Frankenbilly: Frankly, there wasn't enough Western stories in this book and I was happy to see Frankenbilly in the list. This remake of Interview with a Vampire as told by a reanimated Billy the Kid doesn't always work. It feels a bit like the story got away from the writer about midway through. Fortunately, the dialogue is crisp and the story is just goofily absurd enough to remain engaging throughout.
The Green Menace: In some ways this story works and in some ways it absolutely doesn't. On one hand, it's a fun little tale about a group of lakeside vacationers besieged by killer frogs cooked up by a former Nazi scientist. It's tense but never needlessly grim and it's a blast to read. On the other hand, one of the characters is disgraced former Senator and commie-hunter Joe McCarthy. In reading the notes on the story, writer Thomas Tessier said that he wanted to put a man who was a master at commanding fear into a terrifying situation. Unfortunately, that aspect of McCarthy's character never really comes out and he reads as nothing more than an unpleasant dude with too many guns. As a mash-up it's not much of a success but it works just fine as a fun action yarn.
Quoth the Rock Star: The low point in the anthology, this floridly-written tale of the meeting between Jim Morrison and Edgar Allan Poe features a fight between their two spirits, manifested as a raven and a lizard. By that point, my eyes glazed over.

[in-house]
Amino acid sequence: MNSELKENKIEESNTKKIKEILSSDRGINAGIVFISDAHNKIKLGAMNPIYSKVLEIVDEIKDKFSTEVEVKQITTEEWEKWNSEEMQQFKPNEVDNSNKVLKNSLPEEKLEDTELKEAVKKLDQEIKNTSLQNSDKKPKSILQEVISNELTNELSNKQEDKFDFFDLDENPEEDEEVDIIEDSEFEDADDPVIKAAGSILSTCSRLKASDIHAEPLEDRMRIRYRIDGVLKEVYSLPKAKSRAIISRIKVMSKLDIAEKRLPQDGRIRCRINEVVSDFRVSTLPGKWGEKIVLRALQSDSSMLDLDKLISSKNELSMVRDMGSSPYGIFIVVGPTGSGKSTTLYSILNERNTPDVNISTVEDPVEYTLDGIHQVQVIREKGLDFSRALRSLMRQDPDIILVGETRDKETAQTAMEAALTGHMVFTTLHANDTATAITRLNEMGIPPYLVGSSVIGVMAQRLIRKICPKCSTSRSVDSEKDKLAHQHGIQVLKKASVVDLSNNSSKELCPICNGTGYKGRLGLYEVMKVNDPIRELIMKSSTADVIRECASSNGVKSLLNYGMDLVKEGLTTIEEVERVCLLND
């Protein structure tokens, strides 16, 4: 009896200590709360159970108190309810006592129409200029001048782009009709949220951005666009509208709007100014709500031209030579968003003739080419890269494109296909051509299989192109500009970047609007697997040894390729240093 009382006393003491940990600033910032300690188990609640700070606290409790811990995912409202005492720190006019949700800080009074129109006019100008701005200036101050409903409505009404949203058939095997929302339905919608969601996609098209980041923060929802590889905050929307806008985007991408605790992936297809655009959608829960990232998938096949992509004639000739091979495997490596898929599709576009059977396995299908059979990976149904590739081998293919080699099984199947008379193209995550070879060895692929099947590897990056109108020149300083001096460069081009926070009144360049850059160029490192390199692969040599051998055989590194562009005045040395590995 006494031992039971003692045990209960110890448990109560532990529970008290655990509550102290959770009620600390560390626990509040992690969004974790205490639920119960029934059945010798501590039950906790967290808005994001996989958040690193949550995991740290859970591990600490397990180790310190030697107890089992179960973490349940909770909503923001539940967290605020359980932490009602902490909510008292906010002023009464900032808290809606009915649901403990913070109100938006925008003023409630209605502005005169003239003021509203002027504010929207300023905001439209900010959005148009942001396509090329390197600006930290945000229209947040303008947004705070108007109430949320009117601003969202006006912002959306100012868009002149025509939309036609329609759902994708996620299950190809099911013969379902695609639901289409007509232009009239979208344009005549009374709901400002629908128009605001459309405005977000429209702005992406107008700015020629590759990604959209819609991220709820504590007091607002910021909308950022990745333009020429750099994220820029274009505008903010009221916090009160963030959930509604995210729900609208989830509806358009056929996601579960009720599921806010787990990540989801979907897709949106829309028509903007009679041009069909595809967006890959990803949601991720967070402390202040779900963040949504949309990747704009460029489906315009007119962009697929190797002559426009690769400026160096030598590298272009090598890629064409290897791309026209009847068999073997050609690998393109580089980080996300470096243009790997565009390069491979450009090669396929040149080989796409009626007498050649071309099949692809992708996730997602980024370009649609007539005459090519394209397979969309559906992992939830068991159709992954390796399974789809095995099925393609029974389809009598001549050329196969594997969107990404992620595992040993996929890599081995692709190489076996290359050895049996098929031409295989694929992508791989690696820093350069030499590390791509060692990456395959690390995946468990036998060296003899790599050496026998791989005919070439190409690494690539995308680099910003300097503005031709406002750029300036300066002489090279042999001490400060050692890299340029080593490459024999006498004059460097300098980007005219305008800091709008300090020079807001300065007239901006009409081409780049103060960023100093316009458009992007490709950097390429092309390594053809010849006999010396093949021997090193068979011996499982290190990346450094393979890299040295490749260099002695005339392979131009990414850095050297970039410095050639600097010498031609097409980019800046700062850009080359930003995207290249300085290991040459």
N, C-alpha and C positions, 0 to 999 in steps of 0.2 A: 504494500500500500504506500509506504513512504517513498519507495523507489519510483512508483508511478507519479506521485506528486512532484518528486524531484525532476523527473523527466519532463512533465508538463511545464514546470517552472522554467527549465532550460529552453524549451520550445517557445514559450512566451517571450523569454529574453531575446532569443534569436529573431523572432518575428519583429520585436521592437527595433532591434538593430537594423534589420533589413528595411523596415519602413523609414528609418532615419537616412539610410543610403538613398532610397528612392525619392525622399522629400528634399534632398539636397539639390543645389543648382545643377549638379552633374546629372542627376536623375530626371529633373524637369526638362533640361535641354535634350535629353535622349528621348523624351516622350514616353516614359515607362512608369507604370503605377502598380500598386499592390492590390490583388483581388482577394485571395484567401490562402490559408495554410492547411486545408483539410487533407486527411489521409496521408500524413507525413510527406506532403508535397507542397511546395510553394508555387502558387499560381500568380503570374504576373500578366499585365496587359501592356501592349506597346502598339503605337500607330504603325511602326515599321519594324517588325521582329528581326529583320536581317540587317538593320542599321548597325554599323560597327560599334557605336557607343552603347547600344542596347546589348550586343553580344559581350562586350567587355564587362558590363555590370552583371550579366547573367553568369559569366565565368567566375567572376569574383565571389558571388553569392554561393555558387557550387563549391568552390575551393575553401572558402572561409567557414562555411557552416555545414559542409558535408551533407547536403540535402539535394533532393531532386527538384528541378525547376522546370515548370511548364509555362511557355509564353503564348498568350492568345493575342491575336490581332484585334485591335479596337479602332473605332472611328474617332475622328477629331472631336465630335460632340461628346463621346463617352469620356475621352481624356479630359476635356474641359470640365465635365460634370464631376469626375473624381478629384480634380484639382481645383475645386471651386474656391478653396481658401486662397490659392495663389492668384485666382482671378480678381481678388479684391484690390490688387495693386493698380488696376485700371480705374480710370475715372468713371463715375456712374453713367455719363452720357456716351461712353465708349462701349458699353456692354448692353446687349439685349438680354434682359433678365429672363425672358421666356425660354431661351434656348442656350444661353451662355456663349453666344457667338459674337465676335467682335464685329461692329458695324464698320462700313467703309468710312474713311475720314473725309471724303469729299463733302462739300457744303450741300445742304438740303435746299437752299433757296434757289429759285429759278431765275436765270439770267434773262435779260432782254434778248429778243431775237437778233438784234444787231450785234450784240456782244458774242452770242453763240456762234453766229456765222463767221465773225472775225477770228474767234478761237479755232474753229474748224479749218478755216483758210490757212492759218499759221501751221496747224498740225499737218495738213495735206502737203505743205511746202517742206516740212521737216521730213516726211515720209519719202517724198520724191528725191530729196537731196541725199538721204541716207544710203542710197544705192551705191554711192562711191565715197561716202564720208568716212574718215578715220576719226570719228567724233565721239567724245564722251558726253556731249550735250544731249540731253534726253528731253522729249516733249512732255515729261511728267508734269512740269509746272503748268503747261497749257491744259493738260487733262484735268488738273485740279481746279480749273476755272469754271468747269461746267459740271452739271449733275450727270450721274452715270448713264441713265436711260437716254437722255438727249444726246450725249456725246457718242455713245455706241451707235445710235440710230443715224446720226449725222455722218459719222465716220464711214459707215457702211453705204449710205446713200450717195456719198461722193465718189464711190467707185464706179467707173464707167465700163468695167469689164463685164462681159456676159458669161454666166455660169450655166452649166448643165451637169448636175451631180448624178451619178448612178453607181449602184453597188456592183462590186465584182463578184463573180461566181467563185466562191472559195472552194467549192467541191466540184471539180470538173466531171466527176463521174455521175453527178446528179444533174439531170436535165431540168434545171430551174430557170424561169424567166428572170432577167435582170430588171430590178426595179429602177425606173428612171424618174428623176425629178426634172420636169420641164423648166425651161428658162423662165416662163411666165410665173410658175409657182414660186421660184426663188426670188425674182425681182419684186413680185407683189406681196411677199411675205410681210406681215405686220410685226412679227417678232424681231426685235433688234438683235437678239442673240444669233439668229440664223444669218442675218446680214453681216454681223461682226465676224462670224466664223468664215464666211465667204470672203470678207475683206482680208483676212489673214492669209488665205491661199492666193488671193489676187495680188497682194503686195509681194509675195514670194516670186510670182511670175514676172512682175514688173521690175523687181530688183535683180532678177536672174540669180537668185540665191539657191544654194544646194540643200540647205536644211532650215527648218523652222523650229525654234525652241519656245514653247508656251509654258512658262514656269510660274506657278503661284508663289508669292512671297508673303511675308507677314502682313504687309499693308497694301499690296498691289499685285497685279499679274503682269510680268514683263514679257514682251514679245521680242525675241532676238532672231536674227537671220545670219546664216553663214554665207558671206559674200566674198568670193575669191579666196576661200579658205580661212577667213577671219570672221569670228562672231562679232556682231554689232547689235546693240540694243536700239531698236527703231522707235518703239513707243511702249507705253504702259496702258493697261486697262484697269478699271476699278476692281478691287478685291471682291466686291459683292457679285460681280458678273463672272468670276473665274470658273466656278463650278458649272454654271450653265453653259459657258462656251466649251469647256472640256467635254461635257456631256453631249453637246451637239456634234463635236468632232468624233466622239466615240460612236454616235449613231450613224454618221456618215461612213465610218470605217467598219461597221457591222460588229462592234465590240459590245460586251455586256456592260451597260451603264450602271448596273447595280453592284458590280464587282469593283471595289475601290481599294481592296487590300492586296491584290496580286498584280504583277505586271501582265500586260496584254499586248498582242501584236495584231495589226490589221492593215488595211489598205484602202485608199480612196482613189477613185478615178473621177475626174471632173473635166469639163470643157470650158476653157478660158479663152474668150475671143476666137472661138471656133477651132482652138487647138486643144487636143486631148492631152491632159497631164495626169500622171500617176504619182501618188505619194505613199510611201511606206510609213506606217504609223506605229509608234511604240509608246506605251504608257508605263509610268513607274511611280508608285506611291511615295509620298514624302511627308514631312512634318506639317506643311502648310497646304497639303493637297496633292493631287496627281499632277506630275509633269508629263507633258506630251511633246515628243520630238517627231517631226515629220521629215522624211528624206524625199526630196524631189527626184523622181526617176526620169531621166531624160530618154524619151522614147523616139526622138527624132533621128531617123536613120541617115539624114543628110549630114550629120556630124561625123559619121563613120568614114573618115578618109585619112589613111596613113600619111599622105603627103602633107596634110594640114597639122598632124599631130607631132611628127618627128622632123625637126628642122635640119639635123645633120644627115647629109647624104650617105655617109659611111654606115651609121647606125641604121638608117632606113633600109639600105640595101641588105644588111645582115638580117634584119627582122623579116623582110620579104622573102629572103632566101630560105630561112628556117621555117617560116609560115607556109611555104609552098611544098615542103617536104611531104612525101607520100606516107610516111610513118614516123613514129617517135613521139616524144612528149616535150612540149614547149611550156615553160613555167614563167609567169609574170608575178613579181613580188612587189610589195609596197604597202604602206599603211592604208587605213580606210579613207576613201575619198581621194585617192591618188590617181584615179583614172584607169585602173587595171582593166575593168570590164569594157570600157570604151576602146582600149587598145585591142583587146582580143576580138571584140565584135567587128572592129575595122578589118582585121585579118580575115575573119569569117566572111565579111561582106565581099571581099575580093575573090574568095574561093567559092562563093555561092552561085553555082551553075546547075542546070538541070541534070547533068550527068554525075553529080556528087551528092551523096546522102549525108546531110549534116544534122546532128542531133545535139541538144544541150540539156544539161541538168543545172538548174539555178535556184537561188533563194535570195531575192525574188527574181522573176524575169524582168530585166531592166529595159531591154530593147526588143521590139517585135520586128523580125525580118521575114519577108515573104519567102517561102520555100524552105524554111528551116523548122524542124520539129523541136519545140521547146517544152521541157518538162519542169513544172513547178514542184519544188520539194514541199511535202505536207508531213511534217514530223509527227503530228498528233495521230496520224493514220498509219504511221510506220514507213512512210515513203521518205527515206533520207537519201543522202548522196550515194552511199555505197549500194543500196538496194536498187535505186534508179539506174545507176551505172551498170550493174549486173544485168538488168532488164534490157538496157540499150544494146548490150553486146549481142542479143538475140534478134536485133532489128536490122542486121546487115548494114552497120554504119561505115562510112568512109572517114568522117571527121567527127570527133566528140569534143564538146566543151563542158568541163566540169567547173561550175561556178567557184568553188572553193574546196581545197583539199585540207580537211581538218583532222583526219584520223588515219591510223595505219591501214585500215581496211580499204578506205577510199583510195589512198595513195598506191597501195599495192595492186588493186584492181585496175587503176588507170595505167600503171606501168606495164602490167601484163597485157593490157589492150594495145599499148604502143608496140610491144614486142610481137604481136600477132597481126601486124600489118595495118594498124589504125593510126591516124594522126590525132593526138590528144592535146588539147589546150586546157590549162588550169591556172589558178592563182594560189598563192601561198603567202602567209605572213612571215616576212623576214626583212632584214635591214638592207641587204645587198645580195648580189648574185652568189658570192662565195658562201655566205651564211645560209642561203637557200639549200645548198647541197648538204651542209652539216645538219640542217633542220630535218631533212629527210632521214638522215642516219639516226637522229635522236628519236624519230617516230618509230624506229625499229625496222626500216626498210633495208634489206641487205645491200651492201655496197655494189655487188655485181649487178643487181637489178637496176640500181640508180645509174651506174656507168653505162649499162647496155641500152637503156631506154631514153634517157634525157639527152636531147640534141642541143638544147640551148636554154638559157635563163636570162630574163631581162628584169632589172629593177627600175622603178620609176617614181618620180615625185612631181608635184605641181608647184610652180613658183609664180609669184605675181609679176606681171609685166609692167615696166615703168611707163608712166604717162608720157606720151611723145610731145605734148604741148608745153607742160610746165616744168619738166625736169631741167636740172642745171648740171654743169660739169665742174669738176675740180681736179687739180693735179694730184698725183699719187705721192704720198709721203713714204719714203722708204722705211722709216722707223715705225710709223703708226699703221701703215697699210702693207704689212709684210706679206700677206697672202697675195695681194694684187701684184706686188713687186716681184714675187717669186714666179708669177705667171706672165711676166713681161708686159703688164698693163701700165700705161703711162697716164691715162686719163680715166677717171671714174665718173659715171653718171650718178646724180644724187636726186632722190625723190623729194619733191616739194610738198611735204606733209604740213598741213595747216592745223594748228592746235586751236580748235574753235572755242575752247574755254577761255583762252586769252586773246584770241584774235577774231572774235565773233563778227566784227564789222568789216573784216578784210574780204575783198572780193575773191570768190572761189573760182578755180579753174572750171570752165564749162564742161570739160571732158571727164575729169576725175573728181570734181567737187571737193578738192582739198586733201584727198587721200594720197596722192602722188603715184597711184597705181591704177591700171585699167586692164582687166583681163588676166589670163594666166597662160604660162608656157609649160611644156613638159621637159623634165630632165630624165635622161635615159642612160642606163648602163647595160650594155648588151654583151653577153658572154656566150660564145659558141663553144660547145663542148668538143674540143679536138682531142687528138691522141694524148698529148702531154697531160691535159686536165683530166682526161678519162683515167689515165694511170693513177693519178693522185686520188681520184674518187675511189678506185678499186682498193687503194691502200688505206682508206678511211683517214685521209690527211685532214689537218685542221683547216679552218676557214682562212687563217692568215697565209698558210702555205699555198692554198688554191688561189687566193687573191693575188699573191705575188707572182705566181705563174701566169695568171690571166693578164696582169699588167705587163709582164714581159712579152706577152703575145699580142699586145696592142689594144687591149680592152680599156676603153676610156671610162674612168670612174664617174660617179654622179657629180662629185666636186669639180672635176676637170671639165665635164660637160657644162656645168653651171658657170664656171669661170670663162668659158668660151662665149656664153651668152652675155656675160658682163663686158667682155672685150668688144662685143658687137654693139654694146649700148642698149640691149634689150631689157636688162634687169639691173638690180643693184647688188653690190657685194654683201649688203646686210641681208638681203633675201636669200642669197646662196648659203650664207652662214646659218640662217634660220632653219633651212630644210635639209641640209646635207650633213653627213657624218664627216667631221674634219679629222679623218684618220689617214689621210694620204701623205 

Dread Island: The famous closer to the piece, Dread Island is Joe Lansdale's fusion of Huckleberry Finn, Cthulhu, and the stories of Uncle Remus. It's a tense horror tale, full of terrible places, apocalyptic fury, and hungry gods in the sky.
Lansdale, to his credit, doesn't attempt to ape Mark Twain. Lansdale writes like Lansdale, and his take on Huckleberry Finn rings authentic. Long time fans of Lansdale's work (he's one of my favorite writers) will recognize a lot of the tropes with his other stories, but this one holds together very well. My one complaint is that it requires more knowledge of the source material than I had, especially with the surprise cameos by famous people throughout history. Still, it's a fine adventure horror yarn.
I'm not really big on anthologies in general. Most of them are wildly inconsistent and it takes effort for me to constantly get reinvested in a new story. But Classics Mutilated is a strong collection of tales. This stuff probably works better in a shorter format anyway, before the absurdity of the individual tales causes them to collapse upon itself.
I'd recommend this book for monster-lit fans, people who like really quirky writing, and anyone who wants to see Huck Finn escape the clutches of Cthulhu himself.